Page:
The Oberoi and its sister hotel the Trident (to read a review, click here) are among the best-known hotels in Mumbai, with the Oberoi ranked one of the best in India.

Its last refurbishment was completed in 2010.


It’s five years since I stayed here, following its revamp, and while there have been no major changes, it’s impressive how fresh the fixtures and fittings are, and how immediate and spontaneous the service feels.

There is a liveried doorman and at least half a dozen employees and security staff to greet you when you arrive – as you approach the hotel, a full search is undertaken beneath the vehicle and in the boot before the gate is opened, then your luggage is passed through an X-ray machine, and you are scanned with a metal detector.

Inside is a small welcome area – with a discreet door at the top of some stairs leading to the exclusive Belvedere Club – and lifts up to the main lobby.

This area is a stunning space of white Greek Thassos marble, modern artworks, a red grand piano and double-height windows looking out to the Arabian Sea.

Check-in takes place in your room. If you take a hotel car from the airport, it is wifi equipped and you will be asked if you would like any food or drink on arrival.


In South Mumbai, on Nariman Point. The hotel is 27km from Mumbai International airport, which takes 45 minutes to two hours to reach by car, depending on traffic.


The hotel is built around an atrium with surrounding corridors giving access to the bedrooms.

There are 287 rooms, including 73 suites, and they are located on floors ten-21 (below these are three service floors – the levels start on ten, more for image than as an accurate reflection of how high you are).

Some 40 per cent have ocean views, and 15 per cent bay views. Deluxe queen rooms (31 sqm) and Luxury twin/king-size rooms (37 sqm) have city views. Smoking floors are 17 and 21.

All rooms have butler service, dark oak flooring (the Presidential suites have marble), walnut furniture and oil paintings.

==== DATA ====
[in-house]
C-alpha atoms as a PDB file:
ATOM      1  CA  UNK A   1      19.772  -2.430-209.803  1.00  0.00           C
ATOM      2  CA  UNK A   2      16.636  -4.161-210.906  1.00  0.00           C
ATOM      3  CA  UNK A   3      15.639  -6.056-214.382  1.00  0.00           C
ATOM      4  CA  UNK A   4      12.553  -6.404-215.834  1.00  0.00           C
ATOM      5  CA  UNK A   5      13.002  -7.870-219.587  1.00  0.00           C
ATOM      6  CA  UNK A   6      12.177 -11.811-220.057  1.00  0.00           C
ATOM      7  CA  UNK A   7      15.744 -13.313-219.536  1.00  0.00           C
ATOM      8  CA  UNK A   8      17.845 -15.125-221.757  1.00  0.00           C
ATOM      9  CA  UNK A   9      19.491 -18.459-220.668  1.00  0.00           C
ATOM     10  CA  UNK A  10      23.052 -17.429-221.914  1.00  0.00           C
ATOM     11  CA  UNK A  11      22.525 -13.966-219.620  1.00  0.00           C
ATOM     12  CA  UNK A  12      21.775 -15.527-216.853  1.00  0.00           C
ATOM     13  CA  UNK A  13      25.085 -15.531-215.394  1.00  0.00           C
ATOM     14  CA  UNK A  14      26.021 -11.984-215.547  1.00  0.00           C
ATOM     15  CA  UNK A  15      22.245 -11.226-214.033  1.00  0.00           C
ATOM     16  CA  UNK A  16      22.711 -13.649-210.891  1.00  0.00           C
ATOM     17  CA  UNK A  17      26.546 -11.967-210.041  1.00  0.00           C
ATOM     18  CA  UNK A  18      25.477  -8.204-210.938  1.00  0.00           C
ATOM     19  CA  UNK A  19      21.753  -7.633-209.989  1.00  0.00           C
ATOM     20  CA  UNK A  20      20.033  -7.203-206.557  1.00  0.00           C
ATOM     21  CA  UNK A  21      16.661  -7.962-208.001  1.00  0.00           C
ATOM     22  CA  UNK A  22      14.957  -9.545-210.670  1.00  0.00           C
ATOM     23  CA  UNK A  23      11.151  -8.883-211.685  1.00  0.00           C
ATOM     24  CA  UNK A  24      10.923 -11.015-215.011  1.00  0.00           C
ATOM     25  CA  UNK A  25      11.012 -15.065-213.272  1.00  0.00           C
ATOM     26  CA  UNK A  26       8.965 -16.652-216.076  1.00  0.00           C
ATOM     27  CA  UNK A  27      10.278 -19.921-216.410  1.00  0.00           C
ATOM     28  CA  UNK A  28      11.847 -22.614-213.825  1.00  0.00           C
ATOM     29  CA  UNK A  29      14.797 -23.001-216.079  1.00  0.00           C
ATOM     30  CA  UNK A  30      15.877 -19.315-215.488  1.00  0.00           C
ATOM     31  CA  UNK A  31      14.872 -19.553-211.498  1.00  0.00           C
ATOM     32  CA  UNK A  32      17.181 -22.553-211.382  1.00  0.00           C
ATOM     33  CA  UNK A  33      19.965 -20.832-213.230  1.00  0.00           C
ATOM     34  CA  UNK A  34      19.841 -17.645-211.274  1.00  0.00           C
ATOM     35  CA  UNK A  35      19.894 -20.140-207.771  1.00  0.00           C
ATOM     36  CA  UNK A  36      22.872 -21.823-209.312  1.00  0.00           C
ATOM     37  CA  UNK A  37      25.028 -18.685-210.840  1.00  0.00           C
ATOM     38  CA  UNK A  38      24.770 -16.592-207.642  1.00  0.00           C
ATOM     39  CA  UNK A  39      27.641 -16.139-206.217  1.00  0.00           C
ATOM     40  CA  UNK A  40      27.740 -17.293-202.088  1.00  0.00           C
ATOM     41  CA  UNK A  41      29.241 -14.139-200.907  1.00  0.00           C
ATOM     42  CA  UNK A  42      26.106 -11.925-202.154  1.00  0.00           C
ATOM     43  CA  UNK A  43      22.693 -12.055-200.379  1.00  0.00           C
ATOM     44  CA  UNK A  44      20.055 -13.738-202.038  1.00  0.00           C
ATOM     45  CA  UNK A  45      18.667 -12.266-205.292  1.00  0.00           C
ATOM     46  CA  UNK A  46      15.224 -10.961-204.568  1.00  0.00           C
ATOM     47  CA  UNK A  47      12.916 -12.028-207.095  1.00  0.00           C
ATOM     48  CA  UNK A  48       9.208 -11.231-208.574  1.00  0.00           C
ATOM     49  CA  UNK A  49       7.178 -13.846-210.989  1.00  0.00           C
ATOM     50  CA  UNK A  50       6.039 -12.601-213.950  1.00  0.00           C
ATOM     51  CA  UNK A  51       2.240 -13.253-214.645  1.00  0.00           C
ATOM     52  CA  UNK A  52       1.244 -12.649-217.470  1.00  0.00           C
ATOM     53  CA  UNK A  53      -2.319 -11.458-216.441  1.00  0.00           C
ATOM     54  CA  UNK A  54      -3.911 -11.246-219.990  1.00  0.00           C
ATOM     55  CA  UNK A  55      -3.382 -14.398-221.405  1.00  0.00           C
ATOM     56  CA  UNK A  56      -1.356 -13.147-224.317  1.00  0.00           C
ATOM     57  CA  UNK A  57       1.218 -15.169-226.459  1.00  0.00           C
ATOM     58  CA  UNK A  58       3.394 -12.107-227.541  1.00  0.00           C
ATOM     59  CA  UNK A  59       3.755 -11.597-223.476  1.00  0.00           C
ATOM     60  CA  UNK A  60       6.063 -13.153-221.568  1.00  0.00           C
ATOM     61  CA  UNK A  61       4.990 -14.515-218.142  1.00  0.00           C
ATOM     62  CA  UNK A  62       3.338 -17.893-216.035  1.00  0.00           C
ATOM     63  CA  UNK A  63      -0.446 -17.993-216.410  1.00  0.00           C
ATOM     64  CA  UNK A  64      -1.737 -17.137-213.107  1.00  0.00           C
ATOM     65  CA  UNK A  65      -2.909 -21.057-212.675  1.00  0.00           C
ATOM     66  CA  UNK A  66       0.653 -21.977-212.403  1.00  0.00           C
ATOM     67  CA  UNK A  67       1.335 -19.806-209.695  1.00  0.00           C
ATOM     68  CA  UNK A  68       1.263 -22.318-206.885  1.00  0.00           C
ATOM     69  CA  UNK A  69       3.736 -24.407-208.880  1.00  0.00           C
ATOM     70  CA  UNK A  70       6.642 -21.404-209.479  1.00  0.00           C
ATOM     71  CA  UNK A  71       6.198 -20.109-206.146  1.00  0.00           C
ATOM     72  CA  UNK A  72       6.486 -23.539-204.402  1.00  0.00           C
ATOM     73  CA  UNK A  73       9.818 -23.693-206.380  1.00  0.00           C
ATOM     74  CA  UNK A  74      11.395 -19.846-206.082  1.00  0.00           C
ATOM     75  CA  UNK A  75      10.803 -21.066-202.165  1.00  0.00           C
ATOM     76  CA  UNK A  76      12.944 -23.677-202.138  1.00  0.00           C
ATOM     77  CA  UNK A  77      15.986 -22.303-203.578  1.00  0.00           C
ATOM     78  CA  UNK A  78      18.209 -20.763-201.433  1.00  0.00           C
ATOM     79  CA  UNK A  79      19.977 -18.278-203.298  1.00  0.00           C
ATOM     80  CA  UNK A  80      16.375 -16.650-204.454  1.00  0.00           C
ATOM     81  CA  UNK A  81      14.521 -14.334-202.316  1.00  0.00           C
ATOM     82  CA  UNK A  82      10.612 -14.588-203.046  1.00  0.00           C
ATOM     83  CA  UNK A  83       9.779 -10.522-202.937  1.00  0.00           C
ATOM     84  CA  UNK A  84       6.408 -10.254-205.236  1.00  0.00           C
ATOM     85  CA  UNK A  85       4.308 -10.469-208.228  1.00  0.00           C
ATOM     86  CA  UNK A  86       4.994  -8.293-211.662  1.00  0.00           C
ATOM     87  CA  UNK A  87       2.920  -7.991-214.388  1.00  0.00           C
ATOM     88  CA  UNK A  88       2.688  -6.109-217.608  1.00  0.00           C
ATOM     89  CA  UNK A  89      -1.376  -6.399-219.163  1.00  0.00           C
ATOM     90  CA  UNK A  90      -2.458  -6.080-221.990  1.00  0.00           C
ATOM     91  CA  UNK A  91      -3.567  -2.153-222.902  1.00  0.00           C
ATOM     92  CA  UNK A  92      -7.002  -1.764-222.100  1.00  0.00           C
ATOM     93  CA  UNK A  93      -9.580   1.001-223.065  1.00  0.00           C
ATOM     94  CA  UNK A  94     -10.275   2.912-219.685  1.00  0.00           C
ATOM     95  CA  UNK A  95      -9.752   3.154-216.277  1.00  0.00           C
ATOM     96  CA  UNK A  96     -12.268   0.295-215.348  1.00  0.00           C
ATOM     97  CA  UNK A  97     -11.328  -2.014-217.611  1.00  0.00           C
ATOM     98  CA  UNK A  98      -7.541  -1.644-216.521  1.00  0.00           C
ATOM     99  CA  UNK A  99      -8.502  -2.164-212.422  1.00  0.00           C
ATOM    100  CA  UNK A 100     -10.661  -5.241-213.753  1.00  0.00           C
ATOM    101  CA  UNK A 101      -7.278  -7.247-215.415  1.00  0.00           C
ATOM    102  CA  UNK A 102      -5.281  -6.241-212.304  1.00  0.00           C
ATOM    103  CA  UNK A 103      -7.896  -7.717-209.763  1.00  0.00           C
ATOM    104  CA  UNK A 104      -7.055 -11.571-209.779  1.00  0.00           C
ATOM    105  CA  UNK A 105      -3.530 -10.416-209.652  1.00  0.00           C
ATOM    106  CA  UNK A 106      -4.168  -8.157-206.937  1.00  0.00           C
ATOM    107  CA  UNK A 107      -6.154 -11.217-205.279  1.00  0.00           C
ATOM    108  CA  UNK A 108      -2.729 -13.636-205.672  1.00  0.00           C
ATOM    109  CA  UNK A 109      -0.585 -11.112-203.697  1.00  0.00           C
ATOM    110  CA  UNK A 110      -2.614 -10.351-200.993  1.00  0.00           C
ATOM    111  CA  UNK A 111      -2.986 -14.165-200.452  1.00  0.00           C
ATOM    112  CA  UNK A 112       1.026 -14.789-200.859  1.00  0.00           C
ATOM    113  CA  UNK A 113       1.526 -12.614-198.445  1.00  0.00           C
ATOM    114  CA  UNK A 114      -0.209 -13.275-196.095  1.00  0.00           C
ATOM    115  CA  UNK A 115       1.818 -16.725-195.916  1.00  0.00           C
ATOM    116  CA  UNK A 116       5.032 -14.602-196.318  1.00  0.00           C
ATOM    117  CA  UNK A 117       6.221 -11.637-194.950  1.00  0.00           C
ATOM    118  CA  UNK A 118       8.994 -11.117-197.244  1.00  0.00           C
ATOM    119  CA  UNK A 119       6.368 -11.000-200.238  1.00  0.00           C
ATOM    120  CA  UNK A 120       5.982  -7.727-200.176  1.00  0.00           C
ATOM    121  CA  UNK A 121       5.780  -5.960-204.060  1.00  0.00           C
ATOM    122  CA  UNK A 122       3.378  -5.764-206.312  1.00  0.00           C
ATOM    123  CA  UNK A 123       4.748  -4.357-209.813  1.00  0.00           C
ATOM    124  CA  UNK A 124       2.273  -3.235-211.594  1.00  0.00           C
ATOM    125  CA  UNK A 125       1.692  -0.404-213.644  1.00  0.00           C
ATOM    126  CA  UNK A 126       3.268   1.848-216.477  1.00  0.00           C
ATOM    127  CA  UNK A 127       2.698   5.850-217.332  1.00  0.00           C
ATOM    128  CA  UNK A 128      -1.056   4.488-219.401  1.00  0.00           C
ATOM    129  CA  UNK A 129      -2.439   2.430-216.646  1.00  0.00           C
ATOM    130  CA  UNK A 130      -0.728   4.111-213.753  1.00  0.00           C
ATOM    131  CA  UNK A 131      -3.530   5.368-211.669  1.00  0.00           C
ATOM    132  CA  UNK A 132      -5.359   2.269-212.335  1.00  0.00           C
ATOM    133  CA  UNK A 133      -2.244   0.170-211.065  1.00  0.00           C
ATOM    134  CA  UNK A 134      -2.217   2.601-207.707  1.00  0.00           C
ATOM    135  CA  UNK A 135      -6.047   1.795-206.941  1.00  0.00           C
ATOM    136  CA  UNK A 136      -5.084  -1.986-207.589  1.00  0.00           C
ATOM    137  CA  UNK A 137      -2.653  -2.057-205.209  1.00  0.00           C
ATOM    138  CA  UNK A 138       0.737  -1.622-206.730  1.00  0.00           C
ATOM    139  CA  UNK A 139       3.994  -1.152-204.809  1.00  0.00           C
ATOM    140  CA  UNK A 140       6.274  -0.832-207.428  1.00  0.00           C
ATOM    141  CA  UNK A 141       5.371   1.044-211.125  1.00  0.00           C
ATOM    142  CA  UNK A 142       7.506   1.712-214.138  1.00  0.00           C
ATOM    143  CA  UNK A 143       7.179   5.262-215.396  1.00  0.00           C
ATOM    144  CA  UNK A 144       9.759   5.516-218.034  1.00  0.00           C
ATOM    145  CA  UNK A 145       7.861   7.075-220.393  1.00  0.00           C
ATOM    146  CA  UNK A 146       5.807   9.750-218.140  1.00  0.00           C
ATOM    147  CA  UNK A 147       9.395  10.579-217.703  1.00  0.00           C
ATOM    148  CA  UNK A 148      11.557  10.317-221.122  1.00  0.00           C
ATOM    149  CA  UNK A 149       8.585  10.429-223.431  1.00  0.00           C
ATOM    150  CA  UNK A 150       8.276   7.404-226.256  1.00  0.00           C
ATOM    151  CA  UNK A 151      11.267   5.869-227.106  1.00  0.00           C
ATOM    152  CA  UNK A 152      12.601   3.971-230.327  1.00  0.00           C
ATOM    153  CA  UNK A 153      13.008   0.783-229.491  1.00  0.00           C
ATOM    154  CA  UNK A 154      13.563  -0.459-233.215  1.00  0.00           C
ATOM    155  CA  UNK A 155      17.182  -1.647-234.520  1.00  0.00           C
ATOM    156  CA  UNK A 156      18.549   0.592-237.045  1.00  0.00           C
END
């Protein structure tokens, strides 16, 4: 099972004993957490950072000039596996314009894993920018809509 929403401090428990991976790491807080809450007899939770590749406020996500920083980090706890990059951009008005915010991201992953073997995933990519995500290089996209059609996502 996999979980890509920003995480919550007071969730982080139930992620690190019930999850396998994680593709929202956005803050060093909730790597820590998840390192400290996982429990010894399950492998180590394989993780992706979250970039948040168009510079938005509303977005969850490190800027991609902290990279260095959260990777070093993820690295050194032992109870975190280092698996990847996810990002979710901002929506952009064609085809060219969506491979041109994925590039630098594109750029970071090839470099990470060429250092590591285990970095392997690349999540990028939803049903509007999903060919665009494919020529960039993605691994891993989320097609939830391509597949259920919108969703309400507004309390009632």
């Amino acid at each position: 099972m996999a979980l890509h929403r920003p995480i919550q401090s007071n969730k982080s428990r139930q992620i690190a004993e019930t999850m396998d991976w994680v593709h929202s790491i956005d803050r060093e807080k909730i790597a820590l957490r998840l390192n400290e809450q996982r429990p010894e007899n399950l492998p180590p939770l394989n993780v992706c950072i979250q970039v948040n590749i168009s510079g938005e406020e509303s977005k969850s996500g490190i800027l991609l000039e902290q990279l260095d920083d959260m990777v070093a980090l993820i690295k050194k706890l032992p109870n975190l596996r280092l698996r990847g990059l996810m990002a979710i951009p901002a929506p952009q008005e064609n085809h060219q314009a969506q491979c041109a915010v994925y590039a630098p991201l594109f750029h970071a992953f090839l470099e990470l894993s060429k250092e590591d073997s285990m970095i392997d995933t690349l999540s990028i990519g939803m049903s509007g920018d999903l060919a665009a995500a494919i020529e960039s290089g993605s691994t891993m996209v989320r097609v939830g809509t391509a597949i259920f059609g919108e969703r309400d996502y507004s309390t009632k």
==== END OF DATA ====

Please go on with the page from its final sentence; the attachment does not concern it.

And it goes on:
Tech includes an iPod dock, DVD player, high-speed wired and wifi internet (Rs 1,000/£10 per 24 hours; free in rooms), international plug sockets and a media hub in the workdesk with a USB socket and an HDMI port for connecting devices to the 40-inch LCD TV.

The maid left a note saying she had noticed I had a lot of chargers so had left a small bag for them, and as I travel with the small tubes of toothpaste you get in airline amenity kits, she thought I might run out and had left more.

Bathrooms are finished in Botticino marble and have separate tubs and showers, Kama Ayurveda toiletries and 17-inch LCD TVs.

There is no executive floor but suite guests have use of a residents’ day lounge where drinks are served, and a cigar lounge.


Fenix is the main all-day dining option, with Italian restaurant Vetro used as an overflow when it is full for breakfast (as it was each morning I came down).

Ziya is an Indian speciality eatery under two-Michelin starred chef Vineet Bhatia – I had a great meal here. Eau bar serves cocktails and single malts and has a varied wine list.


The hotel has small meeting rooms, with most large gatherings held at the Trident.


There is a 24-hour spa, a gym and an outdoor pool.


The Oberoi is better than ever. With the excellent co-owned Trident next door (in many ways its fiercest competitor), the Oberoi has to be very good to stay ahead, and it succeeds, with its pristine rooms, outstanding dining options – both international and contemporary Indian – and unbeatable 24-hour service.


  • HOW MANY ROOMS? 287 – 214 rooms including 70 Deluxe, 110 Luxury and 34 Premier Ocean View, and 73 suites, including 20 Executive, 31 Executive Ocean View, 11 Deluxe, nine Premier and two Presidential.
  • HIGHLIGHTS The superb views from sea-facing rooms and the faultless service.
  • PRICE Internet rates for a flexible midweek stay in July started from £171 for a City View room.
  • CONTACT The Oberoi Mumbai, Nariman Point; tel +91 226 6325 757;